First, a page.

Abbott has never outlined any China policy, and [former Chinese ambassador Stephen] FitzGerald says the government simply does not have one. But someone clearly does. Foreign affairs insiders say the policy shift in favour of Japan (read: the US) is the handiwork of Andrew Shearer, Abbott’s chief foreign affairs adviser, a former diplomat who once held the No. 2 position in Washington. He worked briefly for John Howard and sat out the Labor years at the Lowy Institute, returning to the Libs once it became clear Abbott would triumph last September.
Shearer is widely known to be an active subscriber to the pro-US/pro-Japan view of the world where China is seen as a rising threat that needs to be contained. Others simply describe him as a “neocon”, a shorthand reference to the now largely discredited pre-emptive war clique that permeated the George W. Bush administration; their legacy is the wars in Iraq and Afghanistan.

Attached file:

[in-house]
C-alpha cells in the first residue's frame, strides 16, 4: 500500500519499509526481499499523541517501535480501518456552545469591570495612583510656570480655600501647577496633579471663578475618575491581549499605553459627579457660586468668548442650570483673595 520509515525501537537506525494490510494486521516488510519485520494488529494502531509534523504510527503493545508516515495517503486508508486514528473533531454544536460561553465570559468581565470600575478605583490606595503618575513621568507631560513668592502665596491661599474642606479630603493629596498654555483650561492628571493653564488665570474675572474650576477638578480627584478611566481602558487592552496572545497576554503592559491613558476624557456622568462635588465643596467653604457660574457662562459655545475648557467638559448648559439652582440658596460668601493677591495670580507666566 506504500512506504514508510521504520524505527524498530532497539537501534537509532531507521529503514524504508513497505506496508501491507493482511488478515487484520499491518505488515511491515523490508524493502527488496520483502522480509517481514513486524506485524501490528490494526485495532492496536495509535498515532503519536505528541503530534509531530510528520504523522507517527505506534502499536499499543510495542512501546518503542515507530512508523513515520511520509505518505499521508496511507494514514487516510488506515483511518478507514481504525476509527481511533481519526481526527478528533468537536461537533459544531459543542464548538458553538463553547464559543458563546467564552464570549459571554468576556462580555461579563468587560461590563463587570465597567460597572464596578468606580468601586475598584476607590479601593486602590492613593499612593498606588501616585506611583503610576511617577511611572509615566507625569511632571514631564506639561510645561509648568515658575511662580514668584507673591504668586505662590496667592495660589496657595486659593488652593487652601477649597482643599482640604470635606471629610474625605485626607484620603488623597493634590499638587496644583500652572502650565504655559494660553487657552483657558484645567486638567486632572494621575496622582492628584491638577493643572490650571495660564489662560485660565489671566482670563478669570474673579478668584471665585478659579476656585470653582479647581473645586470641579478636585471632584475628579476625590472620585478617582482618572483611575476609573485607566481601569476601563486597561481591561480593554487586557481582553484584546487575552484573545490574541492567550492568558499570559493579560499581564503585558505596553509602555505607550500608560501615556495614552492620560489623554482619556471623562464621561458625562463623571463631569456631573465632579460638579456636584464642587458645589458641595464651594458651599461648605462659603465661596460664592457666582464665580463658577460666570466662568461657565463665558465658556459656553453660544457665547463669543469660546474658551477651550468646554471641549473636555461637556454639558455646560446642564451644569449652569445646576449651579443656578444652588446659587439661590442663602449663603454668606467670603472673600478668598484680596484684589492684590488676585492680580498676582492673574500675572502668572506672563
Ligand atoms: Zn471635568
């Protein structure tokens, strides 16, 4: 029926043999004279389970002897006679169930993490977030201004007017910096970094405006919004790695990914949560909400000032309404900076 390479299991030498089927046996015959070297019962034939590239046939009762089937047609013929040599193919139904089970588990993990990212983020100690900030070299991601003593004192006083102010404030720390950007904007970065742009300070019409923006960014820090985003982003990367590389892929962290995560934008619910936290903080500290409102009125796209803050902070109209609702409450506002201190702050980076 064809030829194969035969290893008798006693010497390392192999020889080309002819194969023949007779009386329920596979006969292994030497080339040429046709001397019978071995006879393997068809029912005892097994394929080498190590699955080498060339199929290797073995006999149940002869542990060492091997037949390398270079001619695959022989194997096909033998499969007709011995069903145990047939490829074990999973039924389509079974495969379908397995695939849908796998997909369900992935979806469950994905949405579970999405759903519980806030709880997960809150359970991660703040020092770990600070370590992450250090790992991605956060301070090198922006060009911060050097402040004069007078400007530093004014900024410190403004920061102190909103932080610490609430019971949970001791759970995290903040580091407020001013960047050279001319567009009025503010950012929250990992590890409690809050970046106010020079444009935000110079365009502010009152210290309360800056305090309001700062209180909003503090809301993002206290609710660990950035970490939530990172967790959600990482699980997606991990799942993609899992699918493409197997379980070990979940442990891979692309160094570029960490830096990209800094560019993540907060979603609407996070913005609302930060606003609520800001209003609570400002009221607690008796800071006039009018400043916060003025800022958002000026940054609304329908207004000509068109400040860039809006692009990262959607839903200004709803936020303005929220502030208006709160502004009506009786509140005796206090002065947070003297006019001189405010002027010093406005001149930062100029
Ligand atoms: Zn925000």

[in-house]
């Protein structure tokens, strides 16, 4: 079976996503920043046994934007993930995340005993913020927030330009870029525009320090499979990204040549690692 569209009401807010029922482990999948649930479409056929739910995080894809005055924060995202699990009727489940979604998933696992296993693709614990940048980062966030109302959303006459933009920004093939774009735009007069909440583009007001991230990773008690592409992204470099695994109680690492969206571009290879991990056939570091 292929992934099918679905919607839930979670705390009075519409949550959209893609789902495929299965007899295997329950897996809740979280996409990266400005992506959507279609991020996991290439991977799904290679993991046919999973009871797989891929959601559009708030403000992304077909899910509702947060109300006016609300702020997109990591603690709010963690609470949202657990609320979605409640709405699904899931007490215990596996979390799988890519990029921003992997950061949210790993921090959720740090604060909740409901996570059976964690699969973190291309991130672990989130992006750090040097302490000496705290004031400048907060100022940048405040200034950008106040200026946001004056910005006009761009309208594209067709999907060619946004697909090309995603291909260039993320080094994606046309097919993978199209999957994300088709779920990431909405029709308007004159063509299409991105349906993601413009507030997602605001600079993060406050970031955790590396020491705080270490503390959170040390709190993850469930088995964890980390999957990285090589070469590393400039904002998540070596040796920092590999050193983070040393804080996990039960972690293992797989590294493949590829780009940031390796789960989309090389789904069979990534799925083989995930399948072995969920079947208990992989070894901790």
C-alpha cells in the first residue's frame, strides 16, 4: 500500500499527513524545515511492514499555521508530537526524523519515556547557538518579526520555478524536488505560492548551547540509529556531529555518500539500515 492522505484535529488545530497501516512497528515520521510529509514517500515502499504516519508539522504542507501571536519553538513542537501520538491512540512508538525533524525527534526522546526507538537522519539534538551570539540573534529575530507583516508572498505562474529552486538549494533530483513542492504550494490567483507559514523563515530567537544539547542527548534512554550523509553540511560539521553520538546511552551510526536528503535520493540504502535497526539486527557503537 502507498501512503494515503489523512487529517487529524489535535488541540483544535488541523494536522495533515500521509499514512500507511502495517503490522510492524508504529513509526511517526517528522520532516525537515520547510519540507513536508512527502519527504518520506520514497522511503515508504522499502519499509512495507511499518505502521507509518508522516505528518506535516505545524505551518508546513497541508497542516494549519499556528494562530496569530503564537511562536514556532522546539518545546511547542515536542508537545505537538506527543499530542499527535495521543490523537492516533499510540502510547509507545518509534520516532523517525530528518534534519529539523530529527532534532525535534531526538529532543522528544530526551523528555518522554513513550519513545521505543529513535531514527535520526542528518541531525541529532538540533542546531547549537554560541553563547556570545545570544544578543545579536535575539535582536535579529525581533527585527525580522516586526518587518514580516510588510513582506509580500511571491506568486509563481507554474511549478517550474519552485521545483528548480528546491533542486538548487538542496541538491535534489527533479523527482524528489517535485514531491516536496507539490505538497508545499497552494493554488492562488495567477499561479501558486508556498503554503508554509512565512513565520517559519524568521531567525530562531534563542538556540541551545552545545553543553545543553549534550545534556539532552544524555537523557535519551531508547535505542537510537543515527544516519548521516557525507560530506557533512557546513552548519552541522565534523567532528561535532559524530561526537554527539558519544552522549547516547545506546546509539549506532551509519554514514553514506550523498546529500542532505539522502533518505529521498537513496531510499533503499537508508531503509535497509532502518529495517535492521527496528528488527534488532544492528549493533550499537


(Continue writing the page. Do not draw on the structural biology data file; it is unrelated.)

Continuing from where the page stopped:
Many are concerned about Shearer’s influence, hardly a new view about those who have been in his position. They describe his views as outdated and warn they are not in Australia’s interests.
FitzGerald claims he has a smoking gun, saying the draft communique from Australia’s summit with the US and Japan in October, which supported Japan’s East China Sea case, was changed at the last minute; the original DFAT draft was replaced by a new, pumped-up version, drafted by Shearer.
With Abbott having demonstrated he has, at best, a diplomatic tin ear, it’s the unelected Shearer, with his close connections in Washington, who now appears to be setting Australia’s foreign policy agenda. And in the process, foreign affairs insiders say, making radical, possibly dangerous changes.
I hope this is scuttlebutt because it sure isn’t national interest policy.